As the crow flies

The pharmacy and the vet both notified me of pending prescriptions.  Little Girl’s drug keeps her from having seizures.  Mine quells two or three of the viruses which cling to my DNA.  I hopped in the Prius and threw my bag on the seat, waving to my neighbor whose dog ran around my backyard, his five-year-old energy keeping my old Beagle’s bones from growing brittle.

With bottles in hand, I decided to stop at Crow’s Coffee for some of their house-made chai.  I sat at a table near a plug, angling my tablet towards the light, browsing Kindle for a distraction.  A voice drew my attention.  Excuse me, ma’am, said a guy just a few years older than my son.  I really like your hat. 

I squinted in his direction, feeling uncertain.  Thank you for saying so, I finally replied.  He had one back:  Thank you for taking the time to wear it, to bring your beauty to the world.  I could not think of a response so I smiled.  He didn’t want anything.  He had nothing to gain by the compliment.  He just gave it for free.  He smiled too then moved away, taking a seat near the door.

I went back to my Kindle but couldn’t find anything to read.  A few minutes later, chai depleted, small bite of food consumed, I slid my leather jacket over my arms and wrapped my scarf around my neck.  I wore my sorrow like a gossamer blanket, a shawl falling to my knees.  But it’s invisible.  Most folks don’t notice it.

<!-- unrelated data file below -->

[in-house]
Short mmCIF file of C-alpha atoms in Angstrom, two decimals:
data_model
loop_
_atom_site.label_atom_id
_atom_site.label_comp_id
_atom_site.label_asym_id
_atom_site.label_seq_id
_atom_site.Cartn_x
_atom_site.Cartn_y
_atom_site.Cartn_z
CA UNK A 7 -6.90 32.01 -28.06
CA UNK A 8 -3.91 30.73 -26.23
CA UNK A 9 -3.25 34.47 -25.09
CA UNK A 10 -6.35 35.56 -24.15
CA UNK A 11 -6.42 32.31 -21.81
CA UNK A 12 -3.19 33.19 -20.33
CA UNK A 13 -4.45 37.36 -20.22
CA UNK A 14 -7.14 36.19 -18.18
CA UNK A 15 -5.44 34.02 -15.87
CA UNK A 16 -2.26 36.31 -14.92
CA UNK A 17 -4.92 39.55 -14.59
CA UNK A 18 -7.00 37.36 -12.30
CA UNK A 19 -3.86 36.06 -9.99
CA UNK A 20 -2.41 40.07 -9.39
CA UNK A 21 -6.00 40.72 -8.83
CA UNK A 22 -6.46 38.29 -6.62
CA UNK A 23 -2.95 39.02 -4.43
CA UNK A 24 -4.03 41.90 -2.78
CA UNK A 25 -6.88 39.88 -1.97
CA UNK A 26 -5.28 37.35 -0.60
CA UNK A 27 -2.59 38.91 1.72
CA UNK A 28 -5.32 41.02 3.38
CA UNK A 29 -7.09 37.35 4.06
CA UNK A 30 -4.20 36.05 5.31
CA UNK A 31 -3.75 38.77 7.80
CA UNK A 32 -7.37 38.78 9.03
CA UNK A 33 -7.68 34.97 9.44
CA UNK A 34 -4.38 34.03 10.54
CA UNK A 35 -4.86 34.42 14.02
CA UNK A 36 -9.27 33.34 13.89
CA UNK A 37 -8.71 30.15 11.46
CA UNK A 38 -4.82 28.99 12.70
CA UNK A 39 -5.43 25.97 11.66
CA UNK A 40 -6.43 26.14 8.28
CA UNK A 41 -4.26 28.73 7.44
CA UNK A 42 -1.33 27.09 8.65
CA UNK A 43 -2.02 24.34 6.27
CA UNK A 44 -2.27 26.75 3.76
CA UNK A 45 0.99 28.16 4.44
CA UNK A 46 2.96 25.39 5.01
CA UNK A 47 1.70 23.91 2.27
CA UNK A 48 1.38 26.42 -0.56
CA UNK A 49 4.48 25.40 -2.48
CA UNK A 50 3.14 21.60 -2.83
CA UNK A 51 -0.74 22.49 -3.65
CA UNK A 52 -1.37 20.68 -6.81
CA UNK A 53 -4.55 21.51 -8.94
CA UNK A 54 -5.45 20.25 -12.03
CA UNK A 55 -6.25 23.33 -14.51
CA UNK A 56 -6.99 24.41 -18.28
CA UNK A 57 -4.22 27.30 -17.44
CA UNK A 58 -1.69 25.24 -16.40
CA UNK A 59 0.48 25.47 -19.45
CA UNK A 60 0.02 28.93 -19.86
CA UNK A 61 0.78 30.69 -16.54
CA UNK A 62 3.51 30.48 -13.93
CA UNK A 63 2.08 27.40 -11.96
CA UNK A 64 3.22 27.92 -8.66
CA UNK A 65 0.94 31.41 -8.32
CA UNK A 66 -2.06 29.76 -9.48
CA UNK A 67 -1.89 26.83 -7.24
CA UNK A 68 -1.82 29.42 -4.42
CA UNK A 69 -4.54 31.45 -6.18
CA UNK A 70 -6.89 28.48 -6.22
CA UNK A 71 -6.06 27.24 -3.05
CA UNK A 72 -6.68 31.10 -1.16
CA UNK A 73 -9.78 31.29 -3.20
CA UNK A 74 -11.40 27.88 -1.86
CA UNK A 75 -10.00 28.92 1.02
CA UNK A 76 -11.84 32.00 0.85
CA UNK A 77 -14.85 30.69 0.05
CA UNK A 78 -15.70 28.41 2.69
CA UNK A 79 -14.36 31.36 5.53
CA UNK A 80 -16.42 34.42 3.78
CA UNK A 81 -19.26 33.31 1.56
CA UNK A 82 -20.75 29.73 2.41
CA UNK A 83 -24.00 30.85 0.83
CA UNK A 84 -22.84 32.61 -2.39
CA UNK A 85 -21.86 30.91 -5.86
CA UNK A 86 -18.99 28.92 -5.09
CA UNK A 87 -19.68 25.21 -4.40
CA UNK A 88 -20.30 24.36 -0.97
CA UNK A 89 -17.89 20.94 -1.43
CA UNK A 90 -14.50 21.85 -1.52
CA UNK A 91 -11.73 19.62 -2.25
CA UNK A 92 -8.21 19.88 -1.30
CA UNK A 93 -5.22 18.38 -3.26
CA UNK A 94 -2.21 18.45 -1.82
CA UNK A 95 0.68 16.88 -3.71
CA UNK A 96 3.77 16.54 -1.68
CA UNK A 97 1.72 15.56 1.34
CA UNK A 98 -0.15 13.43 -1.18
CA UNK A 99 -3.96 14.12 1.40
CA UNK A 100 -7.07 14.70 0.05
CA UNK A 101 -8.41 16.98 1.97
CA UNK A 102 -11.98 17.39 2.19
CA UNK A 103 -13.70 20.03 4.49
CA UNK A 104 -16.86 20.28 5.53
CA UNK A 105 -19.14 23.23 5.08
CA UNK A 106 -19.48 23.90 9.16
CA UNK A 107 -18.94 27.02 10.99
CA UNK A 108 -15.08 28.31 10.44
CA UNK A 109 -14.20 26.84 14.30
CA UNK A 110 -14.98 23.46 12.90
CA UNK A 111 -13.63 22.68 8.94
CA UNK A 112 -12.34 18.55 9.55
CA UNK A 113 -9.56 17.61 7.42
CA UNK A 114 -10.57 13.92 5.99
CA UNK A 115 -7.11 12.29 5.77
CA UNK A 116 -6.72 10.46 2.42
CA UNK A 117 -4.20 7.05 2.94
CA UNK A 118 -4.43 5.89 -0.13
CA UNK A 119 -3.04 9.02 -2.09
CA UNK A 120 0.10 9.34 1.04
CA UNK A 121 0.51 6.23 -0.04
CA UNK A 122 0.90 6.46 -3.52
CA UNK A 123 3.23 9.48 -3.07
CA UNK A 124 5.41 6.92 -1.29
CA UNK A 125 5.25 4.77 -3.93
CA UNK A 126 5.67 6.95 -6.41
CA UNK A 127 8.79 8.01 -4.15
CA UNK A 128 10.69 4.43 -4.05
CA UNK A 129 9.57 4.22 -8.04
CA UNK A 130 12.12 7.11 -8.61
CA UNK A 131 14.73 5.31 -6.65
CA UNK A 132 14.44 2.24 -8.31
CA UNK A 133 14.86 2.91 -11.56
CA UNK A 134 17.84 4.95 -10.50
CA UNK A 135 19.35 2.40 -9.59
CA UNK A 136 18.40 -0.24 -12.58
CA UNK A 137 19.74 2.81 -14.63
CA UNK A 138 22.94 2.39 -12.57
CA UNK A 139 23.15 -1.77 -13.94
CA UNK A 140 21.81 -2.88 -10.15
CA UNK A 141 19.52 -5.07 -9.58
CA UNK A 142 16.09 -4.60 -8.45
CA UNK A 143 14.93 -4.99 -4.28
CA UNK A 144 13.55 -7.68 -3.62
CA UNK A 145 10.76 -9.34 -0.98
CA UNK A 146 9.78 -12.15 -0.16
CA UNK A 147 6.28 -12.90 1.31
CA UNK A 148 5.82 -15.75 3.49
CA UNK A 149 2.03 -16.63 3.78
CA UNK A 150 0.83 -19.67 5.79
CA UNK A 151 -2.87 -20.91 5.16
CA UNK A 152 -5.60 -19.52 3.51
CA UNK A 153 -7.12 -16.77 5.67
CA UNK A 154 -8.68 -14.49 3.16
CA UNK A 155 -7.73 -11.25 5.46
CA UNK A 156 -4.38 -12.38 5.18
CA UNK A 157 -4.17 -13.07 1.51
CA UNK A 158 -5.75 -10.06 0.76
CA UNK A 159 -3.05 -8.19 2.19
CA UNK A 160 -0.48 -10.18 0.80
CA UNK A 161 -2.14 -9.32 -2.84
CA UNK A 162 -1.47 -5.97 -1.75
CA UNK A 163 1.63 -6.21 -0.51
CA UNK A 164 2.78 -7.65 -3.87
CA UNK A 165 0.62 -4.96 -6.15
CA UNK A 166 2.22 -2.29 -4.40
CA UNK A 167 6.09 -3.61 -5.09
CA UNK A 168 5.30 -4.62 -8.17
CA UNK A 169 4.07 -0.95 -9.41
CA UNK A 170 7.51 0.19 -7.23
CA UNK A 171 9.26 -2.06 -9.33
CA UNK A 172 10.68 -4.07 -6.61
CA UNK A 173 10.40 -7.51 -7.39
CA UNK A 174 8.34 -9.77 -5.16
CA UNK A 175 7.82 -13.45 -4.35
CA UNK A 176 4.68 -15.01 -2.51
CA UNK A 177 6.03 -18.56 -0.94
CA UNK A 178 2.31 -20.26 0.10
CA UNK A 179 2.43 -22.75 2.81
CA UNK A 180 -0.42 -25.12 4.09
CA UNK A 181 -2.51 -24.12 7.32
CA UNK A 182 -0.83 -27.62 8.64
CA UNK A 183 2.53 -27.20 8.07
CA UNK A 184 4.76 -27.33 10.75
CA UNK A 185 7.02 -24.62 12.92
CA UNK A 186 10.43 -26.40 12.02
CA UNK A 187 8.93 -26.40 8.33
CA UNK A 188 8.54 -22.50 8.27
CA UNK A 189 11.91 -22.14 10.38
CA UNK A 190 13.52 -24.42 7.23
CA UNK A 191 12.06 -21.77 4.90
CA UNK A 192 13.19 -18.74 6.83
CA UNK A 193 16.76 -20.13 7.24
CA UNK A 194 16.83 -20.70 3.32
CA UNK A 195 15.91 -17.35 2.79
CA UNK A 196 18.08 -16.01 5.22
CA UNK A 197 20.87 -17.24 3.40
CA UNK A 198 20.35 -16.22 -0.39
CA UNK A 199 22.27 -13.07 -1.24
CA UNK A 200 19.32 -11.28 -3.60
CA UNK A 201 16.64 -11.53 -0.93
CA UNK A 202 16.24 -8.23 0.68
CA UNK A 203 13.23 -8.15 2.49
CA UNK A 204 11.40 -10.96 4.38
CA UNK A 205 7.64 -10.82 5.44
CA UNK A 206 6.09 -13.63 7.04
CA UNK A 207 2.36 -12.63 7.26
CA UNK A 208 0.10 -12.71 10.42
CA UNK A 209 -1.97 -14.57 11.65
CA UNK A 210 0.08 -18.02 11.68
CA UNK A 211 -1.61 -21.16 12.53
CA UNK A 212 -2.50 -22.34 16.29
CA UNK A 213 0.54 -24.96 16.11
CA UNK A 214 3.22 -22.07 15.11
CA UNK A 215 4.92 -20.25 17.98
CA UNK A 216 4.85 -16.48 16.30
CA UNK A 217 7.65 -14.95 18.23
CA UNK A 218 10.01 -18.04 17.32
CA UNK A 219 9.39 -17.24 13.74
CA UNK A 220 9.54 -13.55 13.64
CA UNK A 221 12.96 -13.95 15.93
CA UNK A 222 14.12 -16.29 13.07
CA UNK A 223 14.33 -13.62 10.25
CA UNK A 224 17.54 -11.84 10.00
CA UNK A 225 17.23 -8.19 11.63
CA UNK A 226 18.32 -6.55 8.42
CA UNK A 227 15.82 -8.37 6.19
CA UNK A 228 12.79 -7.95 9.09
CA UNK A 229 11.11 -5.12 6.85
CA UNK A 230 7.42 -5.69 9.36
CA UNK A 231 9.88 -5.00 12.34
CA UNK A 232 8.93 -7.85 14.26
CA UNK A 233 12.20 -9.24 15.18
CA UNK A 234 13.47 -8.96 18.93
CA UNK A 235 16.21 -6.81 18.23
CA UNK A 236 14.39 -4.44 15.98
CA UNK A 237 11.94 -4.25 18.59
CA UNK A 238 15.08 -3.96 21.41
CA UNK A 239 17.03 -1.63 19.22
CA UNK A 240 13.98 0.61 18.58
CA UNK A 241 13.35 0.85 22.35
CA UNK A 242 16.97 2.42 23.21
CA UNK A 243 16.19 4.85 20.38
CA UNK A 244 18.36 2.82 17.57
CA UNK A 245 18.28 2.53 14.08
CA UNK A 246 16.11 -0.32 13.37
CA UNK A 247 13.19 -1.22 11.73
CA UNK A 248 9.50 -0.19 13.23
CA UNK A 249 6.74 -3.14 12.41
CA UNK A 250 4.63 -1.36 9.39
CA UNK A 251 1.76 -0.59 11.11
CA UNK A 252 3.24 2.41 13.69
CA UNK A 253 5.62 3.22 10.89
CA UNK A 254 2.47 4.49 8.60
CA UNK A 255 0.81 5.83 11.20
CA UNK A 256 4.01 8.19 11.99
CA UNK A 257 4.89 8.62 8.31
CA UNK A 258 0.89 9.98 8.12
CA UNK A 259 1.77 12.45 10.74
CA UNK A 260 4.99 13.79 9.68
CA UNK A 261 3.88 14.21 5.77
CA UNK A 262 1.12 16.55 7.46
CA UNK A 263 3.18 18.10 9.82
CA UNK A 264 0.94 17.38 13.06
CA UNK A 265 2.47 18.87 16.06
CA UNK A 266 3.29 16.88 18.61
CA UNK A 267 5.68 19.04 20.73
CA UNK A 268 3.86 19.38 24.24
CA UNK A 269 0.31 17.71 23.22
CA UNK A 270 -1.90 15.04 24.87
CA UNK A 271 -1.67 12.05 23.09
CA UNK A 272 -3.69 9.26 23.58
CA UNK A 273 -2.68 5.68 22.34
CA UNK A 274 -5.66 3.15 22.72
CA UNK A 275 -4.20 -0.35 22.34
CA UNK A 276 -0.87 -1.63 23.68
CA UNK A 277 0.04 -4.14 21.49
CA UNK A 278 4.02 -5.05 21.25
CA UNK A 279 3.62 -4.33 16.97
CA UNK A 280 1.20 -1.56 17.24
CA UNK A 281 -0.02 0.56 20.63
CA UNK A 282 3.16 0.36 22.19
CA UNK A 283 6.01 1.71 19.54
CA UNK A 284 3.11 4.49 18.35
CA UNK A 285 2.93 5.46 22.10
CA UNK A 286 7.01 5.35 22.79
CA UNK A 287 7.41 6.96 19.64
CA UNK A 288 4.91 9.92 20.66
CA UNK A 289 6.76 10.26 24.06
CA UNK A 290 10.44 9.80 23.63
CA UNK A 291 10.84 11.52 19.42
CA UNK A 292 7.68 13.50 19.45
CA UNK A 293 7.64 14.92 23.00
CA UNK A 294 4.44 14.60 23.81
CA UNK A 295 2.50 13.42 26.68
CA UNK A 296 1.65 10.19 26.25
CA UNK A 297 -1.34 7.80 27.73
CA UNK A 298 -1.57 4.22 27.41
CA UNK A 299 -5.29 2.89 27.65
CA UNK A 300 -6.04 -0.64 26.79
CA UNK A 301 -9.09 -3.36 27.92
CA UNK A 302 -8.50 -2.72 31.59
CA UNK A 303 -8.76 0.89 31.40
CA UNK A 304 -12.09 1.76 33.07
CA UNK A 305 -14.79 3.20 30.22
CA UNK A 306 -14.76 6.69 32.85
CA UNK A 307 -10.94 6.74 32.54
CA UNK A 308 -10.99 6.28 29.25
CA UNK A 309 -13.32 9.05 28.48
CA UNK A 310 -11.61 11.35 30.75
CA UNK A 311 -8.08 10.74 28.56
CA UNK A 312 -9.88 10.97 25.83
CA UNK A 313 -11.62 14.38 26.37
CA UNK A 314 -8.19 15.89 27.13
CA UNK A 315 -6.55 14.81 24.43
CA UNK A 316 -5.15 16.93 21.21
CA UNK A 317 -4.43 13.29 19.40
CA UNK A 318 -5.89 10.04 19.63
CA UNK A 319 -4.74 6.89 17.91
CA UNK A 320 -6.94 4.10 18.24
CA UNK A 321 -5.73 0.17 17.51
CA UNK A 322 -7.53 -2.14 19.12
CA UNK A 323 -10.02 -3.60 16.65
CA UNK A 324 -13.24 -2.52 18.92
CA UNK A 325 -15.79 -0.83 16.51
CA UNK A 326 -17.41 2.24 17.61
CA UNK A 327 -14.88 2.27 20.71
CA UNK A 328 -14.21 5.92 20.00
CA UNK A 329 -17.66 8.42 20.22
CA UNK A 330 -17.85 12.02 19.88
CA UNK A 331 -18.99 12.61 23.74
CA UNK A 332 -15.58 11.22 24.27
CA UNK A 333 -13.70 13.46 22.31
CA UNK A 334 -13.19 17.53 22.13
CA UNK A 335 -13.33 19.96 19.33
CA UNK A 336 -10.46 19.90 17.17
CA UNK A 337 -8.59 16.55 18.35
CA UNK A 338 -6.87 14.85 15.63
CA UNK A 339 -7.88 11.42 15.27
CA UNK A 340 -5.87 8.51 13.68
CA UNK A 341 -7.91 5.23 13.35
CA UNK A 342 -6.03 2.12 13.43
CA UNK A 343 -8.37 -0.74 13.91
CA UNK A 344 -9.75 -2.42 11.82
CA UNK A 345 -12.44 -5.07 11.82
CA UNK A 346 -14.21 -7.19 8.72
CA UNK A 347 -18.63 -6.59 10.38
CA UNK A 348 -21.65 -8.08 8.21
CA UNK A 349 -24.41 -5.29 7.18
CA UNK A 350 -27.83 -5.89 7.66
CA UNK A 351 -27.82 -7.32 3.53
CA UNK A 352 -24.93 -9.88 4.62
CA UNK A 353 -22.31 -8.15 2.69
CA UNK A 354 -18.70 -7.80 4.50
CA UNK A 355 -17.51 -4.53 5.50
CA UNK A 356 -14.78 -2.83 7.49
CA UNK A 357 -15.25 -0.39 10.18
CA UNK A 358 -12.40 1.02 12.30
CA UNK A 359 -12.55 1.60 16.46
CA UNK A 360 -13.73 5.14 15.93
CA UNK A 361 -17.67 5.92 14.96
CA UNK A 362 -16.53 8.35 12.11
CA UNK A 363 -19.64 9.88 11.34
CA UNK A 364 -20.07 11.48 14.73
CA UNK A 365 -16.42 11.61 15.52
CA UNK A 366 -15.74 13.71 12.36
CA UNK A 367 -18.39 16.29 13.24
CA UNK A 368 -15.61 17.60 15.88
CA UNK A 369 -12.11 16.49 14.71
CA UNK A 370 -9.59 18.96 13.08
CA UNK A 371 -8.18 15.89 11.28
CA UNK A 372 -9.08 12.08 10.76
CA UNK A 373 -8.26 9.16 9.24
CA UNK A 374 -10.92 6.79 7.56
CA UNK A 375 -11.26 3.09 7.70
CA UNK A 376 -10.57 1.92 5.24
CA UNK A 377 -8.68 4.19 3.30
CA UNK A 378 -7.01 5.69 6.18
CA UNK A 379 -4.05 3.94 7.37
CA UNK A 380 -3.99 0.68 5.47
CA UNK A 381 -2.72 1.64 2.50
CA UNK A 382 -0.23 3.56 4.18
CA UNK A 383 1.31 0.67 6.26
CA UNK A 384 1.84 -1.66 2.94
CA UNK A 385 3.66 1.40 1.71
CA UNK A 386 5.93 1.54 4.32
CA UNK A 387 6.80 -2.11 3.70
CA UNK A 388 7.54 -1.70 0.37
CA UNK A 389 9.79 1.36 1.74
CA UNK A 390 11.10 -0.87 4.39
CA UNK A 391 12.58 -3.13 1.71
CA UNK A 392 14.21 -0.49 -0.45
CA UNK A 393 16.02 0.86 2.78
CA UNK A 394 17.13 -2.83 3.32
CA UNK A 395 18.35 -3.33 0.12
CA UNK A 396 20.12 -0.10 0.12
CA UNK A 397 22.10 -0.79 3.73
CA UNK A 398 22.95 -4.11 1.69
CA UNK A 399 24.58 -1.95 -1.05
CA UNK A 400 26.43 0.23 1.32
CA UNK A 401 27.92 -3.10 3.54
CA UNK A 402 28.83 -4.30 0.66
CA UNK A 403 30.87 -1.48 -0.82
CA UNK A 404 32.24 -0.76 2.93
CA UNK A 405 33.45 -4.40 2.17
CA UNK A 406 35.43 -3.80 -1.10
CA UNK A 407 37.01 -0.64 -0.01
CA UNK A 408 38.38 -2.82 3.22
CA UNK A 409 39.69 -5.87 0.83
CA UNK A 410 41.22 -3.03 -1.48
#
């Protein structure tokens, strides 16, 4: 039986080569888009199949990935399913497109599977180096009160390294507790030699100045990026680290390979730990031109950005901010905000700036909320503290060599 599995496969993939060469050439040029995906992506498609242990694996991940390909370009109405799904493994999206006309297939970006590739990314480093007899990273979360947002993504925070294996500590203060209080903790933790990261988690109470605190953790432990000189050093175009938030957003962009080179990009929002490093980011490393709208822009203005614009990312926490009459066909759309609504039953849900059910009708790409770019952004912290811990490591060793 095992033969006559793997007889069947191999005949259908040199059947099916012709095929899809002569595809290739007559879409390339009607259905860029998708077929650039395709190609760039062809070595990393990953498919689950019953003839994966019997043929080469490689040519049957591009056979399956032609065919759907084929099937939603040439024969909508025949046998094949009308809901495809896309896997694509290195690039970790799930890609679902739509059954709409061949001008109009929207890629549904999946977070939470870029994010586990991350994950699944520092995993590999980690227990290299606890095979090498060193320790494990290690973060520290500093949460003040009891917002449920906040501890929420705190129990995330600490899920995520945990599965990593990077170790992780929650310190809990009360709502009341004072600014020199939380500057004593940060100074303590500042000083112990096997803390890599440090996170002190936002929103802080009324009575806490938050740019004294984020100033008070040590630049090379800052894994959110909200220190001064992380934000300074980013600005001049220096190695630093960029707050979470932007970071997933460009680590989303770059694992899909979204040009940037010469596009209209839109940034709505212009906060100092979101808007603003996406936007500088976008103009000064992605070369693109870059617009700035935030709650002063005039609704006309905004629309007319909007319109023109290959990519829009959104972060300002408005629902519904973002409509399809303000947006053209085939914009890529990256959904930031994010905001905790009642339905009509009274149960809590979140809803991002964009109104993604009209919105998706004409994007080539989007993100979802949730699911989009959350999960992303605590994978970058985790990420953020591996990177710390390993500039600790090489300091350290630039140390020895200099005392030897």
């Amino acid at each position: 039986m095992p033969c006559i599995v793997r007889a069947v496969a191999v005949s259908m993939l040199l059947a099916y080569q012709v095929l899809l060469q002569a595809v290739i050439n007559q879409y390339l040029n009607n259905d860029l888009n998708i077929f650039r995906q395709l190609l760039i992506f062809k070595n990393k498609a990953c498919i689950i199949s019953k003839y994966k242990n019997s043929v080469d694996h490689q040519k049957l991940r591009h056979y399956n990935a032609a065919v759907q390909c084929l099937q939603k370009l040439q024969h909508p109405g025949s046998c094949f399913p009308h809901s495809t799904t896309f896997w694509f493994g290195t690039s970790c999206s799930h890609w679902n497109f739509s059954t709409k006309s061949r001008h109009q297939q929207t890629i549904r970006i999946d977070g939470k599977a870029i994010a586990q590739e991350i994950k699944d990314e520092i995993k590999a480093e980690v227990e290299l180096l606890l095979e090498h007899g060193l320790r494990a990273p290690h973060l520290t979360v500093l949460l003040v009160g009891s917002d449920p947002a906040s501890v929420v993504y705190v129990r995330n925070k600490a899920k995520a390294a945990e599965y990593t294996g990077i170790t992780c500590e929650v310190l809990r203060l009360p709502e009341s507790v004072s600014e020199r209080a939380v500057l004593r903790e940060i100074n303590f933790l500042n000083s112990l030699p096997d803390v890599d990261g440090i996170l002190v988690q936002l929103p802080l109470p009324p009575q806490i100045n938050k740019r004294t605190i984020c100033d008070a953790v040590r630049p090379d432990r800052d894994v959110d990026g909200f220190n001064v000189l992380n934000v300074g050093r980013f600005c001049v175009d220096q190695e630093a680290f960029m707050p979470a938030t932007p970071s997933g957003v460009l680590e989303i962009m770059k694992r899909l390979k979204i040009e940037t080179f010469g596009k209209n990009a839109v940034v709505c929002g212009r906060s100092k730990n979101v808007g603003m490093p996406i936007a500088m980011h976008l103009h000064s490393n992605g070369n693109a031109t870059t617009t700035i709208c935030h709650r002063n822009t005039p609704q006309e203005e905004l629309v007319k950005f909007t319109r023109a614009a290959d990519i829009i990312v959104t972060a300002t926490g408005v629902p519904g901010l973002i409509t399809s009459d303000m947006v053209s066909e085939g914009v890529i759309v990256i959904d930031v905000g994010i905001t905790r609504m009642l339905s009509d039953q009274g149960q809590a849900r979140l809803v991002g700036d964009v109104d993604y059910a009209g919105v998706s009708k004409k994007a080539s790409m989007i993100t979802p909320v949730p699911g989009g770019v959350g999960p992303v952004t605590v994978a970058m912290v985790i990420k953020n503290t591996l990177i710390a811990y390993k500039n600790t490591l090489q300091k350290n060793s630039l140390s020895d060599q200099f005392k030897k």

As I approached the exit, the young man rose from his chair and held the door for me.  I had known that he would.  I slid my eyes in his direction, unsure of myself.  Thank you, I really appreciate this, thank you,  I told him.

God bless you, ma’am, he said, his voice earnest and strong.  You have a beautiful night.  I promised that I would, and wished him the same.

In my car, I settled my belongings, thinking of letters that I have to write, and trial prep that I have to do.  My house lay only half-dozen miles to the north as the crow flies, but it seemed a lightyear from that place where a young man gave me blessings.  I started the motor and pulled from the lot, already feeling the yearning, already missing the warmth of the place.

It’s the twenty-seventh day of the thirty-seventh month of My Year Without Complaining.  Life continues.


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